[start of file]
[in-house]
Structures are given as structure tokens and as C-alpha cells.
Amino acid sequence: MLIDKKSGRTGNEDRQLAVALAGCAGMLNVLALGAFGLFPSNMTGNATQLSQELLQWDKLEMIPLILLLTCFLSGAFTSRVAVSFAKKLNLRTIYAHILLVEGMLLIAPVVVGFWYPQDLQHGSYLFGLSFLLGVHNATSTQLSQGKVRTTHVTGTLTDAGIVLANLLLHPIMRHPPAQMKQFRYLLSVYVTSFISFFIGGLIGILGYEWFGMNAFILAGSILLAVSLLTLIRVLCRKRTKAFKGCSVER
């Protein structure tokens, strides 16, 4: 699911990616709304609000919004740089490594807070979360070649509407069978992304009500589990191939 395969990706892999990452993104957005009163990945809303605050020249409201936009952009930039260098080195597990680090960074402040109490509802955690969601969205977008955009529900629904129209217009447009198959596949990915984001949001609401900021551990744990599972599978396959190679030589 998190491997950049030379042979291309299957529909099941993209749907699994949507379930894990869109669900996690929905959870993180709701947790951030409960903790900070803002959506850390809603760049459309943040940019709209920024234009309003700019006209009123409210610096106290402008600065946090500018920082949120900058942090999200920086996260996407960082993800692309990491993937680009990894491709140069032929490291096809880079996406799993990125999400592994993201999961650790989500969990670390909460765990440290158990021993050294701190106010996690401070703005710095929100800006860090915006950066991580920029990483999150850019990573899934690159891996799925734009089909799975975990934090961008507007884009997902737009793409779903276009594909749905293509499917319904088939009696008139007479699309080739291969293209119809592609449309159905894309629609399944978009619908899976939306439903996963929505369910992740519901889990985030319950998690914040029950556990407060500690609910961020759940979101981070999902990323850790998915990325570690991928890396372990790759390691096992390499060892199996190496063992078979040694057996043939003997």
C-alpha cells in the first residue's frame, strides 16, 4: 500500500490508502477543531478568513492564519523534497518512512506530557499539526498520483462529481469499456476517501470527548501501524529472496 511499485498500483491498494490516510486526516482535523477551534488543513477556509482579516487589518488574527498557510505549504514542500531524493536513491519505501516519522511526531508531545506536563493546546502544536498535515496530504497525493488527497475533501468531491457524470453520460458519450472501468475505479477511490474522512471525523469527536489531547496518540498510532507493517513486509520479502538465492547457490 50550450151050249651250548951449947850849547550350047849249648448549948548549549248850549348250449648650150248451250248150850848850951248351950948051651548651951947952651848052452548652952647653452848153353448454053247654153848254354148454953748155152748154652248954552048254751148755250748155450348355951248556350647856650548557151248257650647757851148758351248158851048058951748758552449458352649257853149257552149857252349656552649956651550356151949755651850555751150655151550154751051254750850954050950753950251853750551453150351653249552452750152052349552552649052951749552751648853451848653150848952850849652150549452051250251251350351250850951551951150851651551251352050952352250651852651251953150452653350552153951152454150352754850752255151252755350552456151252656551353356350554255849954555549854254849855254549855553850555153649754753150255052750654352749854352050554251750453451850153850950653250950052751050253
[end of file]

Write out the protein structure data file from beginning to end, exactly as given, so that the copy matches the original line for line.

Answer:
[in-house]
Structures are given as structure tokens and as C-alpha cells.
Amino acid sequence: MLIDKKSGRTGNEDRQLAVALAGCAGMLNVLALGAFGLFPSNMTGNATQLSQELLQWDKLEMIPLILLLTCFLSGAFTSRVAVSFAKKLNLRTIYAHILLVEGMLLIAPVVVGFWYPQDLQHGSYLFGLSFLLGVHNATSTQLSQGKVRTTHVTGTLTDAGIVLANLLLHPIMRHPPAQMKQFRYLLSVYVTSFISFFIGGLIGILGYEWFGMNAFILAGSILLAVSLLTLIRVLCRKRTKAFKGCSVER
């Protein structure tokens, strides 16, 4: 699911990616709304609000919004740089490594807070979360070649509407069978992304009500589990191939 395969990706892999990452993104957005009163990945809303605050020249409201936009952009930039260098080195597990680090960074402040109490509802955690969601969205977008955009529900629904129209217009447009198959596949990915984001949001609401900021551990744990599972599978396959190679030589 998190491997950049030379042979291309299957529909099941993209749907699994949507379930894990869109669900996690929905959870993180709701947790951030409960903790900070803002959506850390809603760049459309943040940019709209920024234009309003700019006209009123409210610096106290402008600065946090500018920082949120900058942090999200920086996260996407960082993800692309990491993937680009990894491709140069032929490291096809880079996406799993990125999400592994993201999961650790989500969990670390909460765990440290158990021993050294701190106010996690401070703005710095929100800006860090915006950066991580920029990483999150850019990573899934690159891996799925734009089909799975975990934090961008507007884009997902737009793409779903276009594909749905293509499917319904088939009696008139007479699309080739291969293209119809592609449309159905894309629609399944978009619908899976939306439903996963929505369910992740519901889990985030319950998690914040029950556990407060500690609910961020759940979101981070999902990323850790998915990325570690991928890396372990790759390691096992390499060892199996190496063992078979040694057996043939003997």
C-alpha cells in the first residue's frame, strides 16, 4: 500500500490508502477543531478568513492564519523534497518512512506530557499539526498520483462529481469499456476517501470527548501501524529472496 511499485498500483491498494490516510486526516482535523477551534488543513477556509482579516487589518488574527498557510505549504514542500531524493536513491519505501516519522511526531508531545506536563493546546502544536498535515496530504497525493488527497475533501468531491457524470453520460458519450472501468475505479477511490474522512471525523469527536489531547496518540498510532507493517513486509520479502538465492547457490 50550450151050249651250548951449947850849547550350047849249648448549948548549549248850549348250449648650150248451250248150850848850951248351950948051651548651951947952651848052452548652952647653452848153353448454053247654153848254354148454953748155152748154652248954552048254751148755250748155450348355951248556350647856650548557151248257650647757851148758351248158851048058951748758552449458352649257853149257552149857252349656552649956651550356151949755651850555751150655151550154751051254750850954050950753950251853750551453150351653249552452750152052349552552649052951749552751648853451848653150848952850849652150549452051250251251350351250850951551951150851651551251352050952352250651852651251953150452653350552153951152454150352754850752255151252755350552456151252656551353356350554255849954555549854254849855254549855553850555153649754753150255052750654352749854352050554251750453451850153850950653250950052751050253